An article out of Mountain Home AFB assures the world that the time honored tradition of the roof stomp (literally) is alive and well. The article talks about a commander moving on from command, and the way he was received by his unit two years ago:
Lt. Col Gary Marlowe, 389th Fighter Squadron commander is initiated as the new commander with a roof stomp June 2015, at Mountain Home Air Force Base, Idaho.
That’s LtCol Gary “Ziggy” Marlowe, a name which carries on another tradition, for those old Read more
TSgt Jennifer Smith made waves in 2012 when she filed public complaints summarizing large parts of the Air Force fighter pilot culture — complete with copies of songbooks and doofer books. Her complaint was investigated by both the Inspector General and her chain of command, and multiple officers — commanders — were punished as a result of the environment they had allowed.
According to the Air Force Times, Smith is now retired at 18 years of service and has appealed the results of those investigations: Read more
Last year TSgt Jennifer Smith filed a federal complaint over the presence of fighter pilots songs and other “traditional” fighter pilot materials found throughout her squadron and on the shared computer drives. The Air Force recently released some results of the ensuing investigation:
The Air Force has released a report following a six-month investigation, substantiating 16 [of the 38] allegations against eight [of 16] officers at Shaw Air Force Base, S.C., who failed to prevent or investigate sexual harassment, condoned or refused to remove sexually offensive material and tolerated on-duty alcohol consumption.
The investigation seems to have targeted every Read more
Most recent articles on the high visibility sexual scandals in the Air Force have focused on charges of sexual assault, largely with reference to the Lackland basic training incidents. Despite a fairly thorough article at the New York Times (which included that topic), almost no one has been talking about Air Force Technical Sergeant Jennifer Smith — who is threatening to sue the US Air Force over the sexually-charged atmosphere in the fighter pilot world. (The Air Force Times picked up on the story just days ago.)
This is particularly notable in light of the recent “health and welfare inspection” ordered by Chief of Staff of the Air Force Gen Mark Welsh, since the inspection seems to precisely target some of TSgt’s Smith’s allegations (yet the media continues to connect it to other accusations). Notably, there are reports Shaw AFB — where TSgt Smith reportedly lodged the complaint — did a “health and welfare” inspection weeks before Gen Welsh ordered it Air Force wide. The organization representing TSgt Smith, “Protecting our Defenders,” certainly made the connection.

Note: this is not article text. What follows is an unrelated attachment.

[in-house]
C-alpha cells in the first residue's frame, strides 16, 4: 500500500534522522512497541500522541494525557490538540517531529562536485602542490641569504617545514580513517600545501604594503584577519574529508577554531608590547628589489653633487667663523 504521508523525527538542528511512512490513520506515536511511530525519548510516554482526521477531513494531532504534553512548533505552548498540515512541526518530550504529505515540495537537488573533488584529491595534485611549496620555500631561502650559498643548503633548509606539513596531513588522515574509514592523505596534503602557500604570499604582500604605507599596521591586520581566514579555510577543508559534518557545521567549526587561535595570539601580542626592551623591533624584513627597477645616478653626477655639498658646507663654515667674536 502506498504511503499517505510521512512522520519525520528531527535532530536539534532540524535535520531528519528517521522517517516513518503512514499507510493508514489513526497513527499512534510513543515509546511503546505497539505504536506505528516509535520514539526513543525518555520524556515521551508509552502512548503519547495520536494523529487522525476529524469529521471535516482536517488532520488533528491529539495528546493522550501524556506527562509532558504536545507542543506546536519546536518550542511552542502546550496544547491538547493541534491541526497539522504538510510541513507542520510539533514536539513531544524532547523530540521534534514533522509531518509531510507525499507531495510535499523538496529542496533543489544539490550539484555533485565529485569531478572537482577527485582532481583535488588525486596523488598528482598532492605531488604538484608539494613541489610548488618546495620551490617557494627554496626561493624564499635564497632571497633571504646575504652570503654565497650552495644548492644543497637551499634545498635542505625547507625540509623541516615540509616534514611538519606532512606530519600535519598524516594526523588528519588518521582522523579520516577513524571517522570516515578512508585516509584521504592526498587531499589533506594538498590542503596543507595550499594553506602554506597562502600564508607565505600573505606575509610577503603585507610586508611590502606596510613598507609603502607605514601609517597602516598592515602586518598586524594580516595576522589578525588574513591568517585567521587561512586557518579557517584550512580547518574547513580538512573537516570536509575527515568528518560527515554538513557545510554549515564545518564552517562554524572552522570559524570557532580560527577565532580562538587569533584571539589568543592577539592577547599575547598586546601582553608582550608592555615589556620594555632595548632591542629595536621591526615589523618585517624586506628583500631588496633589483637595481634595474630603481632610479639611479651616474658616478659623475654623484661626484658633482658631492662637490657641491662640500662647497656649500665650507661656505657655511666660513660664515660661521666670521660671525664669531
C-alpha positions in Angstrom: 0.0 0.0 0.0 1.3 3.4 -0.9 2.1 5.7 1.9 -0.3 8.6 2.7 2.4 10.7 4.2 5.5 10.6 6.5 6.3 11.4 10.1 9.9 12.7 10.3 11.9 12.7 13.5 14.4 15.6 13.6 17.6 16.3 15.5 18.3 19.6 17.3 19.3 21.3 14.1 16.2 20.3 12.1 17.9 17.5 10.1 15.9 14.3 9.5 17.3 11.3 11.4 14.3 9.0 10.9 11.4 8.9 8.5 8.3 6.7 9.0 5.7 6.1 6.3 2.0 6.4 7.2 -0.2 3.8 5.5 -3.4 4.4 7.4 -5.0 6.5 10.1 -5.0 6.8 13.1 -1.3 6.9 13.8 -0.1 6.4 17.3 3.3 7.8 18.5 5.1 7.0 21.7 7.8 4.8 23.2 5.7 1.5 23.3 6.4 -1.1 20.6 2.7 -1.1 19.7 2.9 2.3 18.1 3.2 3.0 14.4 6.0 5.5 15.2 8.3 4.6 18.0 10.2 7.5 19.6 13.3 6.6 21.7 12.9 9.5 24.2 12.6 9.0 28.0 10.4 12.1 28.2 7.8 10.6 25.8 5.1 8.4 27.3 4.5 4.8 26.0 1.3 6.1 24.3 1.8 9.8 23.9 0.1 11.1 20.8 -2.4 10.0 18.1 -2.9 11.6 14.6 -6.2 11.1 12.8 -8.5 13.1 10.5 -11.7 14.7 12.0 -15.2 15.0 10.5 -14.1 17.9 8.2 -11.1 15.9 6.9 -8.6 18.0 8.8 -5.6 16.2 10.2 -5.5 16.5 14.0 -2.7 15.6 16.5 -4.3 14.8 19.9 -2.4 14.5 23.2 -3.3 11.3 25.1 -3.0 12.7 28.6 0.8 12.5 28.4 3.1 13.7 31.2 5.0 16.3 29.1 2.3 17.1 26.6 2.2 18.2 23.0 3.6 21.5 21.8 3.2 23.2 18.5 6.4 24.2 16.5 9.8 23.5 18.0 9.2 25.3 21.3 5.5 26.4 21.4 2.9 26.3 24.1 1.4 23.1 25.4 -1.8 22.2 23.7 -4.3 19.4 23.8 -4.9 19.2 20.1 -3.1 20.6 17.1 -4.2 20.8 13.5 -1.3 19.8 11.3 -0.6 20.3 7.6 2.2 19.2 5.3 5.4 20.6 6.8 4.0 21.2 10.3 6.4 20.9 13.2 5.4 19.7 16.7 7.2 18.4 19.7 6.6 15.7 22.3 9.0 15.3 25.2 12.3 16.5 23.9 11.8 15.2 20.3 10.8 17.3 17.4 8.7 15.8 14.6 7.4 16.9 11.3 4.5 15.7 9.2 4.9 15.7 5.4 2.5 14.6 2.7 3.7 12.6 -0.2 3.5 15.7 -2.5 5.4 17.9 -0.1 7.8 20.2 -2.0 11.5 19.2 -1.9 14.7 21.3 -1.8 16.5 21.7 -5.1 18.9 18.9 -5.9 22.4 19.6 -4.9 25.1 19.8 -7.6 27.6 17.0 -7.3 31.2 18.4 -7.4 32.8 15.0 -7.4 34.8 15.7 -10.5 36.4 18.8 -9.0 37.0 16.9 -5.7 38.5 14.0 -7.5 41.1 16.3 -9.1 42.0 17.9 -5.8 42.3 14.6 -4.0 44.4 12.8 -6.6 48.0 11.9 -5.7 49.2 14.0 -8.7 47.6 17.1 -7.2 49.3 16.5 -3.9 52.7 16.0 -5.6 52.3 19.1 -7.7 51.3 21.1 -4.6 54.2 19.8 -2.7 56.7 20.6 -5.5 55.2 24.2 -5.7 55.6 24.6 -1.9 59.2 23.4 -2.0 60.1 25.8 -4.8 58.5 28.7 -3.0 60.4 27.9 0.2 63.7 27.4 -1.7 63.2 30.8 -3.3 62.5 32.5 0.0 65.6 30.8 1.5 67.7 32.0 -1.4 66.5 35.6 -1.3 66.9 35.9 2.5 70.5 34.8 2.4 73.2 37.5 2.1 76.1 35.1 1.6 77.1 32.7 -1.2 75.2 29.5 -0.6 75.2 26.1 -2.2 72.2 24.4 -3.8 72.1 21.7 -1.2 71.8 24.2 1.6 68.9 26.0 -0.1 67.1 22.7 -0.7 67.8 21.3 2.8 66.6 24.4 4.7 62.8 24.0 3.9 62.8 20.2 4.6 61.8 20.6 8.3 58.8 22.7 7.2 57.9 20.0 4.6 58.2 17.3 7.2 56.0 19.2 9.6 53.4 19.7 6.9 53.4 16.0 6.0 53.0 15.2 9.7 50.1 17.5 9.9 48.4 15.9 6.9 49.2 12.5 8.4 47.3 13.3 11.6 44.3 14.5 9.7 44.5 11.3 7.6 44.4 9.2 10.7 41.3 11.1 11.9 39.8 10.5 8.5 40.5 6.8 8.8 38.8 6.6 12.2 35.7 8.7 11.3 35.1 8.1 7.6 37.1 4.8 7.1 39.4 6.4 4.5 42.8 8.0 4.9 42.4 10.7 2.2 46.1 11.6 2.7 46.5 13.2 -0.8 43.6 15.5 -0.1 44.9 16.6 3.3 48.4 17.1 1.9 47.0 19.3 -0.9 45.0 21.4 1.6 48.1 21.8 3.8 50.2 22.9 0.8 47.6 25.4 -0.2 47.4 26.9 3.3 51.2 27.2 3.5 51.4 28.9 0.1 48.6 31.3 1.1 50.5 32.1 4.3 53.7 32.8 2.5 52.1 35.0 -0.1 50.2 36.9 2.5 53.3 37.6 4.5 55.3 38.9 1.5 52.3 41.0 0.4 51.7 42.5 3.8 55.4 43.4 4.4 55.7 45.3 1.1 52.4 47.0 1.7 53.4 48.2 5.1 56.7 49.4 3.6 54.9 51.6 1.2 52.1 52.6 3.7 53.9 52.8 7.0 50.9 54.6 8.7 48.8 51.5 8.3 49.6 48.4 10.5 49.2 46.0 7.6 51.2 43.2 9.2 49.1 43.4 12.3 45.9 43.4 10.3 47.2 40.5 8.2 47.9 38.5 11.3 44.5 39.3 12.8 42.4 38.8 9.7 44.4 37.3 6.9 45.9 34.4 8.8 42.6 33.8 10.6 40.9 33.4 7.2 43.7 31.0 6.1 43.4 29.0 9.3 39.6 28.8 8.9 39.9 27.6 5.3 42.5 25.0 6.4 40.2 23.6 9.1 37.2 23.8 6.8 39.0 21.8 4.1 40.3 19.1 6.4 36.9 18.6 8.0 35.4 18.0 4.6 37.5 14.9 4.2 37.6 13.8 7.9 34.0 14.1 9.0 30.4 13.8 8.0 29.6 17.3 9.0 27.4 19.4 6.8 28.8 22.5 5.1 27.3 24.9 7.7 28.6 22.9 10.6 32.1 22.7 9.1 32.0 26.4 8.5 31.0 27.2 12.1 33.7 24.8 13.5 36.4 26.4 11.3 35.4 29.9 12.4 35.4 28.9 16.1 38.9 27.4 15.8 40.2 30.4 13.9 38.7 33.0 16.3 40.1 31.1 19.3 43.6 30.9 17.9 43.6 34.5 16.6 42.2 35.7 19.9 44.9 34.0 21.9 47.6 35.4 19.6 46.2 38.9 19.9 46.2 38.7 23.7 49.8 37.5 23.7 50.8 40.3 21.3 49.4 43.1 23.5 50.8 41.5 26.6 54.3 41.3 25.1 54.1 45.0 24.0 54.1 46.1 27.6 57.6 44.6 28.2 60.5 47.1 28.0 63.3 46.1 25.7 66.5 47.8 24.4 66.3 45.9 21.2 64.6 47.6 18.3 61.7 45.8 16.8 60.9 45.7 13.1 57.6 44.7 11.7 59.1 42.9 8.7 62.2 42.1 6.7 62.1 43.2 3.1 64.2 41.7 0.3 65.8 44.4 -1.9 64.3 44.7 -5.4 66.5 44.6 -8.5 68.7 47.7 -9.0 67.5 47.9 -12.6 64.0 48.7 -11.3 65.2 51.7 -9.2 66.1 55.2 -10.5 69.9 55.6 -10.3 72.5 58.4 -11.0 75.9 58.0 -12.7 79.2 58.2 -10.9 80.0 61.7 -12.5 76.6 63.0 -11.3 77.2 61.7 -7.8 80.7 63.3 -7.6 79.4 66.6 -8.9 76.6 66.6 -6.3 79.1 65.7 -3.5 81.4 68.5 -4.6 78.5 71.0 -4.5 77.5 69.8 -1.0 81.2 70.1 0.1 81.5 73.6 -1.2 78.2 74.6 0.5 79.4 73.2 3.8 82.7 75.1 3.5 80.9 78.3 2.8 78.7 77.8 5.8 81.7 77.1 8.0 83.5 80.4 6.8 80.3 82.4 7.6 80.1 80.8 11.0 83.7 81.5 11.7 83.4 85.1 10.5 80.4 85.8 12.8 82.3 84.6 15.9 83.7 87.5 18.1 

As noted in the New York Times more than a month ago, TSgt Smith has filed an “administrative complaint” (PDF, with attachments) that reads much like a primer on the vices of the fighter pilot world. She seeks Read more
What’s a doofer book? Generally, its a running compilation of the missteps of the members of the squadron. They are most interesting when kept during deployments and often become a unique collection of history (and often humor) for a unit.
There are few rules, either about content or language — the only criterion is that the story must be at least 10% true. Doofer books have largely fallen victim to political sensitivity. More detail can be found in the relevant section of this article on Fighter Pilot Traditions.
This definition is part of ChristianFighterPilot.com’s Fighter Pilot Speak, a veritable Rosetta stone of aviator lingo. Browse the terminology of the zipper suited sun gods, and submit any omissions you may find.
The squadron “Doofer Book” is a fighter pilot tradition that has spread to many other services and career fields in one form or another. It is generally a handwritten, running compilation of the missteps of the various members of the squadron that may be updated daily, or at weekly or monthly pilot events. While entertaining as a day-to-day squadron chronicle, they are most interesting when kept during deployments—they serve as a unique collection of Read more